It is our opinion that a truly effective revolution to improve quality, control costs, and shift the focus to healthcare (rather than sick-care) would involve the creation of a true market system of 8-10 large, nationally competitive, managed care institutions, vertically integrated with finance, healthcare providers, and healthcare facilities. These would eliminate traditional fee-for service insurance systems in favor of capitated systems, which naturally incentivize cost-saving and wellness.

In the past, capitated systems have led to fears about care quality and rationing within some HMOs. Most of these organizations were small and under-capitalized and lacked the financial capacity to take on full fiduciary responsibility for patients, and thus create effective health care management systems, and failed. However, if current industry consolidation and public policy combined to create a set of large and effective managed care companies, and patients had the real option to choose from a variety of these organizations, market forces would drive these organizations to provide the best, most competitive care, at the lowest cost.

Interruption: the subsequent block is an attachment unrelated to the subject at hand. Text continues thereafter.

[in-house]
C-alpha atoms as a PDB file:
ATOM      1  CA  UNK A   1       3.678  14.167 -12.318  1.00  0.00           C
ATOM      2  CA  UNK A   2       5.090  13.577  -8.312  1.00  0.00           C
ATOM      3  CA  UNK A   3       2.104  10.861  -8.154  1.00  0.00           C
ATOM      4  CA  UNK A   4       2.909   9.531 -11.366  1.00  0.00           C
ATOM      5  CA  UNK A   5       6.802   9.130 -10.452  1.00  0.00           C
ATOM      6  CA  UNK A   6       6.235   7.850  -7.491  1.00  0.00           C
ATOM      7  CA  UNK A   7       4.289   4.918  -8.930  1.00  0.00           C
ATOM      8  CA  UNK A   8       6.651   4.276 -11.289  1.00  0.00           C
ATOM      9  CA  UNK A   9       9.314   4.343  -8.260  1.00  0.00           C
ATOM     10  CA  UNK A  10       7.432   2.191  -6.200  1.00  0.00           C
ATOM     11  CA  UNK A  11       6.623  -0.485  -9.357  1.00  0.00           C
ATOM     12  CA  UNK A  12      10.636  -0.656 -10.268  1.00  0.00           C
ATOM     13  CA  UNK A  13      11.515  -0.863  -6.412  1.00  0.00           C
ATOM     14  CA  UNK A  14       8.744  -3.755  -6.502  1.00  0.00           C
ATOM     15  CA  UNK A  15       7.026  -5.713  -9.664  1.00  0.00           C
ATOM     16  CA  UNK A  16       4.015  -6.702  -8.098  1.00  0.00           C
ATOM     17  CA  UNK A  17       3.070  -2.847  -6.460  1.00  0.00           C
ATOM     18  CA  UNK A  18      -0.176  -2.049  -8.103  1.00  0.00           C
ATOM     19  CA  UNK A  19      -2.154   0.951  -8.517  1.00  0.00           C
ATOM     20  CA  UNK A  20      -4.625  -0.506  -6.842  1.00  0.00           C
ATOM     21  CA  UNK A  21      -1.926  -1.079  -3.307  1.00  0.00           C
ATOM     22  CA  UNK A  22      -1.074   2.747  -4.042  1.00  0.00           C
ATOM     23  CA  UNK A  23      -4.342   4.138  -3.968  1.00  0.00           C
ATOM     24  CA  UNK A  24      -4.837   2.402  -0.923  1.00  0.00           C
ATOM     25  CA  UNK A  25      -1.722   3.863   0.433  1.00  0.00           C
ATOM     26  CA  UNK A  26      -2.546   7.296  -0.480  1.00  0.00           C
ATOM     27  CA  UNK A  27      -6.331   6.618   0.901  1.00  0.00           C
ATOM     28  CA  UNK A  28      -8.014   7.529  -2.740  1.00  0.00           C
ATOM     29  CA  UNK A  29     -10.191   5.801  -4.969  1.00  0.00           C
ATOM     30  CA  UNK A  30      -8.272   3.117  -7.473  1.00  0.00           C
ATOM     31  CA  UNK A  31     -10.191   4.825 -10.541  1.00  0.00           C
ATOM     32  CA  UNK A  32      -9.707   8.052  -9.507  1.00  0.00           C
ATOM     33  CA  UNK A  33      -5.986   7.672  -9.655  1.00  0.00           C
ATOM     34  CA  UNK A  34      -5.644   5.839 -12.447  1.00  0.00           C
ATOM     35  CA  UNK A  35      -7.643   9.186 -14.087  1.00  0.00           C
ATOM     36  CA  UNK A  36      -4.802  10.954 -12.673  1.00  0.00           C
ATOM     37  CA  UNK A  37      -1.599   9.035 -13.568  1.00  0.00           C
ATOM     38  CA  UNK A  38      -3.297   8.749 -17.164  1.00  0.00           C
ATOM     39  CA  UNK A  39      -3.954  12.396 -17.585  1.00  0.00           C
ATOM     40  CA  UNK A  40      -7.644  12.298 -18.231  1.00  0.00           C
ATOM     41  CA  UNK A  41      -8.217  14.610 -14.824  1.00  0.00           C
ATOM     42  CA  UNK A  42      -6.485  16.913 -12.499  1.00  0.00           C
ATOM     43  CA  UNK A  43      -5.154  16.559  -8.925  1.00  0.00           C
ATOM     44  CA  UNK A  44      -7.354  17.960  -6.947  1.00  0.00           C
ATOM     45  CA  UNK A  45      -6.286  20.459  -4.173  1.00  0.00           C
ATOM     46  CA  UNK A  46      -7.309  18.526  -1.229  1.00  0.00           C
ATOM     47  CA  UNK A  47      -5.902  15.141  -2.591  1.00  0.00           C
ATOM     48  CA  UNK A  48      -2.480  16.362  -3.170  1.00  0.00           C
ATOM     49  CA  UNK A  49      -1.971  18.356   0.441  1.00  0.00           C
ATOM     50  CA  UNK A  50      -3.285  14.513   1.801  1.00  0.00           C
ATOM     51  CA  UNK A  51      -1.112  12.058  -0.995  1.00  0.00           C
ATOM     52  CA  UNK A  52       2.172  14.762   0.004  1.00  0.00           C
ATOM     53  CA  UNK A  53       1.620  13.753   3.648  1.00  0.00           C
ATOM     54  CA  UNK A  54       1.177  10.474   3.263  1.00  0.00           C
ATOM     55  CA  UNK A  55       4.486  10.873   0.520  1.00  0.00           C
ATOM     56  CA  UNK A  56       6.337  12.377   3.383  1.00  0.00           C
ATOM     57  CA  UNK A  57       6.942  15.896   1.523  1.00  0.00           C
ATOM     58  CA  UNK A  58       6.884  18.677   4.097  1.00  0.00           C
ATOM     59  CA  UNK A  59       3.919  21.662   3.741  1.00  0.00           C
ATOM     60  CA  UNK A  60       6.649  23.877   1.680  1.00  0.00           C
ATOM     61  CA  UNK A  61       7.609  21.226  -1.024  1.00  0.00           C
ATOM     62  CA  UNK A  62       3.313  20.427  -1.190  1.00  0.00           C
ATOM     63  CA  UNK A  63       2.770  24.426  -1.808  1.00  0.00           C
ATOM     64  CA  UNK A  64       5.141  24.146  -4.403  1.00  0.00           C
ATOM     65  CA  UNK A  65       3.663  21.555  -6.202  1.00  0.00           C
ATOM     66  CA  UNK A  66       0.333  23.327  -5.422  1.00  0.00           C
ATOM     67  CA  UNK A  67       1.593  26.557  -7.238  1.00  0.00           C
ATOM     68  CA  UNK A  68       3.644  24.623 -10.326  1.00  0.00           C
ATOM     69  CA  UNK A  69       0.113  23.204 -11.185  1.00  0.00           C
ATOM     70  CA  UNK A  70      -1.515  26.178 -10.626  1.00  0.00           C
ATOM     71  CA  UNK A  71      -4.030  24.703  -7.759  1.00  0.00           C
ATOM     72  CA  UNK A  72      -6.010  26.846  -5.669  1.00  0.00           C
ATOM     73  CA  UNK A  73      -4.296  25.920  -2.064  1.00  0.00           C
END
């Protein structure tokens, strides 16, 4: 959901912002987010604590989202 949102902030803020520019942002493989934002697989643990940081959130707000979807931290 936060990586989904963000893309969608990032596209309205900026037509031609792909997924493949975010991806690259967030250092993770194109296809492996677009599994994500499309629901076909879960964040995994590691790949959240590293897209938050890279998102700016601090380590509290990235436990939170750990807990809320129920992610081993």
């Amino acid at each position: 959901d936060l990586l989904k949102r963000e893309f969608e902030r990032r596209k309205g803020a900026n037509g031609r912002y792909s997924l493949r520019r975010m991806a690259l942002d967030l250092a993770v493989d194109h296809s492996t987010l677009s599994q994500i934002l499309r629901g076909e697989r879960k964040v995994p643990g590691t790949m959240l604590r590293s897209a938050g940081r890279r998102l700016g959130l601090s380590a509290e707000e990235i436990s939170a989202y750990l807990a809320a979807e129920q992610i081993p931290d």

Let’s say we’re dealing with heart disease. In a capitated system where finance and delivery are coupled, a costly cardiac catheterization, ICU (Intensive Care Unit) stay, and a lifelong prescription for costly drugs would seem less attractive than getting a patient to eat healthily and manage stress (which can reverse coronary artery disease). (33) Intensive cardiac lifestyle interventions, which include a plant-based diet, have been shown to save up to $17,687 per patient over a three year period compared to conventional care. (34) In a fee-for-service model, however, the invasive treatment option is a cash cow, and is favored, despite having worse outcomes than diet and lifestyle interventions.

To some degree, there is some movement in this direction through industry consolidation and mergers, leading to larger, integrated healthcare systems, but they still rely on the fee-for-service, fee-reimbursement approach which defeats market pressure for better cost control and quality. It is time for the private sector to understand that one of the biggest business opportunities in history is unfolding in health industry consolidation around a health-based model.